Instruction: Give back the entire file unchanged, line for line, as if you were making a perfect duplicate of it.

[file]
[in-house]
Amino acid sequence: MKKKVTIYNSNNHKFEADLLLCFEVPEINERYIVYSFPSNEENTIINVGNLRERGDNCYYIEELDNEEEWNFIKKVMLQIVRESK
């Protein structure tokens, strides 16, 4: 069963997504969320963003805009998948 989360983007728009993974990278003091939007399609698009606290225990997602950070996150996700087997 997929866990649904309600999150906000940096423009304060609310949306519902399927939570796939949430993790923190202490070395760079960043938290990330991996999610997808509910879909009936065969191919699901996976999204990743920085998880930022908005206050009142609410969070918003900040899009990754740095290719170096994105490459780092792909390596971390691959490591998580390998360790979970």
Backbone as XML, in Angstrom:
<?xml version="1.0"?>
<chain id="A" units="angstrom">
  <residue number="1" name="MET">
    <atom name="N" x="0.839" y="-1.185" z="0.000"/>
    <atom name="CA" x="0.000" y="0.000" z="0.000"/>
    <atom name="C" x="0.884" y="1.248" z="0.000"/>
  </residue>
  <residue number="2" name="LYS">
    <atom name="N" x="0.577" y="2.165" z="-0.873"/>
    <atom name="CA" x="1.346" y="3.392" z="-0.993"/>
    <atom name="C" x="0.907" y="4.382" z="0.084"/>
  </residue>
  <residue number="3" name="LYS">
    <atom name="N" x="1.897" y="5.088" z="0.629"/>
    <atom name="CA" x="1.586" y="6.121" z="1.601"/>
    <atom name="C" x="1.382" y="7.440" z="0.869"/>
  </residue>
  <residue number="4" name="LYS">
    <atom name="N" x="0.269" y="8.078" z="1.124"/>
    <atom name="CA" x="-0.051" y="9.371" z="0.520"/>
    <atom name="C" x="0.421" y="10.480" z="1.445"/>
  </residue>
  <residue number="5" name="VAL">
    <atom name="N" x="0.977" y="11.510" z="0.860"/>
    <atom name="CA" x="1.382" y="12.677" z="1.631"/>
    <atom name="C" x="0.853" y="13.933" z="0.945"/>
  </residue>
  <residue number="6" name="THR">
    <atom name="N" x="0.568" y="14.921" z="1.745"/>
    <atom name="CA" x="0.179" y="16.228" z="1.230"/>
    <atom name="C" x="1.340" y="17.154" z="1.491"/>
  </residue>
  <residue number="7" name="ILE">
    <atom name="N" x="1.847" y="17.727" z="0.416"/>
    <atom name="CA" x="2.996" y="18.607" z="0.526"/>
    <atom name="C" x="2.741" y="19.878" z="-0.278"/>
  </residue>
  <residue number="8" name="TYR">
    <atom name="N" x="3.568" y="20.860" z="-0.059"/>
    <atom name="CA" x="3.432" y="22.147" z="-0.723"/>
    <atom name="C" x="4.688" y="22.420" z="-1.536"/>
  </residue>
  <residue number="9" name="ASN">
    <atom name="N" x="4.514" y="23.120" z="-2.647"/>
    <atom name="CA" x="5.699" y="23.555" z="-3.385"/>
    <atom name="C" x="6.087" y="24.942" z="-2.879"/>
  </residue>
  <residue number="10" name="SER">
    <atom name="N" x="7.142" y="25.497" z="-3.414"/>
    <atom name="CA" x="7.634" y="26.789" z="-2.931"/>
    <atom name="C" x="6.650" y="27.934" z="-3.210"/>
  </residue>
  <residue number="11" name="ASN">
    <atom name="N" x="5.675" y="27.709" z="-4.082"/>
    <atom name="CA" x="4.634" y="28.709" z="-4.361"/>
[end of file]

[in-house]
Amino acid sequence: MKKKVTIYNSNNHKFEADLLLCFEVPEINERYIVYSFPSNEENTIINVGNLRERGDNCYYIEELDNEEEWNFIKKVMLQIVRESK
């Protein structure tokens, strides 16, 4: 069963997504969320963003805009998948 989360983007728009993974990278003091939007399609698009606290225990997602950070996150996700087997 997929866990649904309600999150906000940096423009304060609310949306519902399927939570796939949430993790923190202490070395760079960043938290990330991996999610997808509910879909009936065969191919699901996976999204990743920085998880930022908005206050009142609410969070918003900040899009990754740095290719170096994105490459780092792909390596971390691959490591998580390998360790979970």
Backbone as XML, in Angstrom:
<?xml version="1.0"?>
<chain id="A" units="angstrom">
  <residue number="1" name="MET">
    <atom name="N" x="0.839" y="-1.185" z="0.000"/>
    <atom name="CA" x="0.000" y="0.000" z="0.000"/>
    <atom name="C" x="0.884" y="1.248" z="0.000"/>
  </residue>
  <residue number="2" name="LYS">
    <atom name="N" x="0.577" y="2.165" z="-0.873"/>
    <atom name="CA" x="1.346" y="3.392" z="-0.993"/>
    <atom name="C" x="0.907" y="4.382" z="0.084"/>
  </residue>
  <residue number="3" name="LYS">
    <atom name="N" x="1.897" y="5.088" z="0.629"/>
    <atom name="CA" x="1.586" y="6.121" z="1.601"/>
    <atom name="C" x="1.382" y="7.440" z="0.869"/>
  </residue>
  <residue number="4" name="LYS">
    <atom name="N" x="0.269" y="8.078" z="1.124"/>
    <atom name="CA" x="-0.051" y="9.371" z="0.520"/>
    <atom name="C" x="0.421" y="10.480" z="1.445"/>
  </residue>
  <residue number="5" name="VAL">
    <atom name="N" x="0.977" y="11.510" z="0.860"/>
    <atom name="CA" x="1.382" y="12.677" z="1.631"/>
    <atom name="C" x="0.853" y="13.933" z="0.945"/>
  </residue>
  <residue number="6" name="THR">
    <atom name="N" x="0.568" y="14.921" z="1.745"/>
    <atom name="CA" x="0.179" y="16.228" z="1.230"/>
    <atom name="C" x="1.340" y="17.154" z="1.491"/>
  </residue>
  <residue number="7" name="ILE">
    <atom name="N" x="1.847" y="17.727" z="0.416"/>
    <atom name="CA" x="2.996" y="18.607" z="0.526"/>
    <atom name="C" x="2.741" y="19.878" z="-0.278"/>
  </residue>
  <residue number="8" name="TYR">
    <atom name="N" x="3.568" y="20.860" z="-0.059"/>
    <atom name="CA" x="3.432" y="22.147" z="-0.723"/>
    <atom name="C" x="4.688" y="22.420" z="-1.536"/>
  </residue>
  <residue number="9" name="ASN">
    <atom name="N" x="4.514" y="23.120" z="-2.647"/>
    <atom name="CA" x="5.699" y="23.555" z="-3.385"/>
    <atom name="C" x="6.087" y="24.942" z="-2.879"/>
  </residue>
  <residue number="10" name="SER">
    <atom name="N" x="7.142" y="25.497" z="-3.414"/>
    <atom name="CA" x="7.634" y="26.789" z="-2.931"/>
    <atom name="C" x="6.650" y="27.934" z="-3.210"/>
  </residue>
  <residue number="11" name="ASN">
    <atom name="N" x="5.675" y="27.709" z="-4.082"/>
    <atom name="CA" x="4.634" y="28.709" z="-4.361"/>